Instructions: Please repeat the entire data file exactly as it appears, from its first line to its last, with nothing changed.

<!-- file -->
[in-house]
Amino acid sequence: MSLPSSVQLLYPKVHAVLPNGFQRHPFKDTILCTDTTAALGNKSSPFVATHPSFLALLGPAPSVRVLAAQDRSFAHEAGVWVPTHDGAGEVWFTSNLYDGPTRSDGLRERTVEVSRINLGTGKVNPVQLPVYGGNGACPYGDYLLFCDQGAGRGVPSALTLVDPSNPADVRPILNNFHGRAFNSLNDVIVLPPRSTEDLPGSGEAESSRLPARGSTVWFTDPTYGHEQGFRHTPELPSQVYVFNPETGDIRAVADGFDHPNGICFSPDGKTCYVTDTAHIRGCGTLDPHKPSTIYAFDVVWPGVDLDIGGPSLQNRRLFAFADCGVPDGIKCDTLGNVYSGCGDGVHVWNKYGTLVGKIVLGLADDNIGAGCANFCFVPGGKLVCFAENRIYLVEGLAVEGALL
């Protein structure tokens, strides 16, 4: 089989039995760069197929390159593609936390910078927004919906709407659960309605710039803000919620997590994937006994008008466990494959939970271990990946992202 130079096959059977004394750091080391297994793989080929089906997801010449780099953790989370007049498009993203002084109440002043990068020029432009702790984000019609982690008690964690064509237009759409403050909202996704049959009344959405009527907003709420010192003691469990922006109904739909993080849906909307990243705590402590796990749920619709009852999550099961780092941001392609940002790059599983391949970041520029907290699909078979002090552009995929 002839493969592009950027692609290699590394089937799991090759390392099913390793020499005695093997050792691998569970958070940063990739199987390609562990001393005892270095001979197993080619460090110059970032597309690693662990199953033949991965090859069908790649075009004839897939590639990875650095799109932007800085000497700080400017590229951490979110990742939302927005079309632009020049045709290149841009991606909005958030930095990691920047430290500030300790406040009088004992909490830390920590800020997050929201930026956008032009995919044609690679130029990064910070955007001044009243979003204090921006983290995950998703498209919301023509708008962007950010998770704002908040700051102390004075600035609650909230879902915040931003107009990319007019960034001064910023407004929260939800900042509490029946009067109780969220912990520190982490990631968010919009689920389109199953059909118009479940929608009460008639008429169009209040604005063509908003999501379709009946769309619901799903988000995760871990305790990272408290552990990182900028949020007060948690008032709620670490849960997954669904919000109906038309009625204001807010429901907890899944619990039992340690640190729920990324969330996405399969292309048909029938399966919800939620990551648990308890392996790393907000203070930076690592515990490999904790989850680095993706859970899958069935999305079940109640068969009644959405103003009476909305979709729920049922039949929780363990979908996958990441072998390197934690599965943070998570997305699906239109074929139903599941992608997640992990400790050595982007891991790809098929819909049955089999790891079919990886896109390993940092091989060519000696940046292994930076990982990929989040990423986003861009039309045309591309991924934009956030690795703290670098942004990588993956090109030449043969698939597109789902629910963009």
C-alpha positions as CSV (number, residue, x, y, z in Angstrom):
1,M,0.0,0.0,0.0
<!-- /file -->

[in-house]
Amino acid sequence: MSLPSSVQLLYPKVHAVLPNGFQRHPFKDTILCTDTTAALGNKSSPFVATHPSFLALLGPAPSVRVLAAQDRSFAHEAGVWVPTHDGAGEVWFTSNLYDGPTRSDGLRERTVEVSRINLGTGKVNPVQLPVYGGNGACPYGDYLLFCDQGAGRGVPSALTLVDPSNPADVRPILNNFHGRAFNSLNDVIVLPPRSTEDLPGSGEAESSRLPARGSTVWFTDPTYGHEQGFRHTPELPSQVYVFNPETGDIRAVADGFDHPNGICFSPDGKTCYVTDTAHIRGCGTLDPHKPSTIYAFDVVWPGVDLDIGGPSLQNRRLFAFADCGVPDGIKCDTLGNVYSGCGDGVHVWNKYGTLVGKIVLGLADDNIGAGCANFCFVPGGKLVCFAENRIYLVEGLAVEGALL
């Protein structure tokens, strides 16, 4: 089989039995760069197929390159593609936390910078927004919906709407659960309605710039803000919620997590994937006994008008466990494959939970271990990946992202 130079096959059977004394750091080391297994793989080929089906997801010449780099953790989370007049498009993203002084109440002043990068020029432009702790984000019609982690008690964690064509237009759409403050909202996704049959009344959405009527907003709420010192003691469990922006109904739909993080849906909307990243705590402590796990749920619709009852999550099961780092941001392609940002790059599983391949970041520029907290699909078979002090552009995929 002839493969592009950027692609290699590394089937799991090759390392099913390793020499005695093997050792691998569970958070940063990739199987390609562990001393005892270095001979197993080619460090110059970032597309690693662990199953033949991965090859069908790649075009004839897939590639990875650095799109932007800085000497700080400017590229951490979110990742939302927005079309632009020049045709290149841009991606909005958030930095990691920047430290500030300790406040009088004992909490830390920590800020997050929201930026956008032009995919044609690679130029990064910070955007001044009243979003204090921006983290995950998703498209919301023509708008962007950010998770704002908040700051102390004075600035609650909230879902915040931003107009990319007019960034001064910023407004929260939800900042509490029946009067109780969220912990520190982490990631968010919009689920389109199953059909118009479940929608009460008639008429169009209040604005063509908003999501379709009946769309619901799903988000995760871990305790990272408290552990990182900028949020007060948690008032709620670490849960997954669904919000109906038309009625204001807010429901907890899944619990039992340690640190729920990324969330996405399969292309048909029938399966919800939620990551648990308890392996790393907000203070930076690592515990490999904790989850680095993706859970899958069935999305079940109640068969009644959405103003009476909305979709729920049922039949929780363990979908996958990441072998390197934690599965943070998570997305699906239109074929139903599941992608997640992990400790050595982007891991790809098929819909049955089999790891079919990886896109390993940092091989060519000696940046292994930076990982990929989040990423986003861009039309045309591309991924934009956030690795703290670098942004990588993956090109030449043969698939597109789902629910963009």
C-alpha positions as CSV (number, residue, x, y, z in Angstrom):
1,M,0.0,0.0,0.0